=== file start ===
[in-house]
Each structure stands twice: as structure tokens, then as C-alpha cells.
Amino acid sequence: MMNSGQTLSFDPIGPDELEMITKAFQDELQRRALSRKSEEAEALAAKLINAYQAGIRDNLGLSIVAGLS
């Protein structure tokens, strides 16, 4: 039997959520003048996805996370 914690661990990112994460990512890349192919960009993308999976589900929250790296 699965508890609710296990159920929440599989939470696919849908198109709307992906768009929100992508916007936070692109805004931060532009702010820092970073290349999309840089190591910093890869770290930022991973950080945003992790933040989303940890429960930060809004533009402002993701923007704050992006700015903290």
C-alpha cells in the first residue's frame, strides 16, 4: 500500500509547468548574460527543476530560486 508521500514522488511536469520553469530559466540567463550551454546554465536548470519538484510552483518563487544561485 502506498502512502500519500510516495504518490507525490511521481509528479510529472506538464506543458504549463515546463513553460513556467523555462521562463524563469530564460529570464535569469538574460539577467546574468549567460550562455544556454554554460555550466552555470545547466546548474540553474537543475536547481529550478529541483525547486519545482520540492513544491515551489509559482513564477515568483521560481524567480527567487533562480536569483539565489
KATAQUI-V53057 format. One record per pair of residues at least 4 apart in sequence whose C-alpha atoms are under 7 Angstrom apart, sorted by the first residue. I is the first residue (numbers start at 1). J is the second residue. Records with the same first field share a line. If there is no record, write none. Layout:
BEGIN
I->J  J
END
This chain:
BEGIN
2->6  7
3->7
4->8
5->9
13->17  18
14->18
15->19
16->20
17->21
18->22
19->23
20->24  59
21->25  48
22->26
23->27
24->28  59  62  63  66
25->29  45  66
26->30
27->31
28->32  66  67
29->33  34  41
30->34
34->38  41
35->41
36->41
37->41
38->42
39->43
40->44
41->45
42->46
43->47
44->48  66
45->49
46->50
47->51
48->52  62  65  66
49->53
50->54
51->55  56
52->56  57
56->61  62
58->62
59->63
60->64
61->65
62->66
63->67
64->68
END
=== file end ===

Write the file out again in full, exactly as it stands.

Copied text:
[in-house]
Each structure stands twice: as structure tokens, then as C-alpha cells.
Amino acid sequence: MMNSGQTLSFDPIGPDELEMITKAFQDELQRRALSRKSEEAEALAAKLINAYQAGIRDNLGLSIVAGLS
């Protein structure tokens, strides 16, 4: 039997959520003048996805996370 914690661990990112994460990512890349192919960009993308999976589900929250790296 699965508890609710296990159920929440599989939470696919849908198109709307992906768009929100992508916007936070692109805004931060532009702010820092970073290349999309840089190591910093890869770290930022991973950080945003992790933040989303940890429960930060809004533009402002993701923007704050992006700015903290």
C-alpha cells in the first residue's frame, strides 16, 4: 500500500509547468548574460527543476530560486 508521500514522488511536469520553469530559466540567463550551454546554465536548470519538484510552483518563487544561485 502506498502512502500519500510516495504518490507525490511521481509528479510529472506538464506543458504549463515546463513553460513556467523555462521562463524563469530564460529570464535569469538574460539577467546574468549567460550562455544556454554554460555550466552555470545547466546548474540553474537543475536547481529550478529541483525547486519545482520540492513544491515551489509559482513564477515568483521560481524567480527567487533562480536569483539565489
KATAQUI-V53057 format. One record per pair of residues at least 4 apart in sequence whose C-alpha atoms are under 7 Angstrom apart, sorted by the first residue. I is the first residue (numbers start at 1). J is the second residue. Records with the same first field share a line. If there is no record, write none. Layout:
BEGIN
I->J  J
END
This chain:
BEGIN
2->6  7
3->7
4->8
5->9
13->17  18
14->18
15->19
16->20
17->21
18->22
19->23
20->24  59
21->25  48
22->26
23->27
24->28  59  62  63  66
25->29  45  66
26->30
27->31
28->32  66  67
29->33  34  41
30->34
34->38  41
35->41
36->41
37->41
38->42
39->43
40->44
41->45
42->46
43->47
44->48  66
45->49
46->50
47->51
48->52  62  65  66
49->53
50->54
51->55  56
52->56  57
56->61  62
58->62
59->63
60->64
61->65
62->66
63->67
64->68
END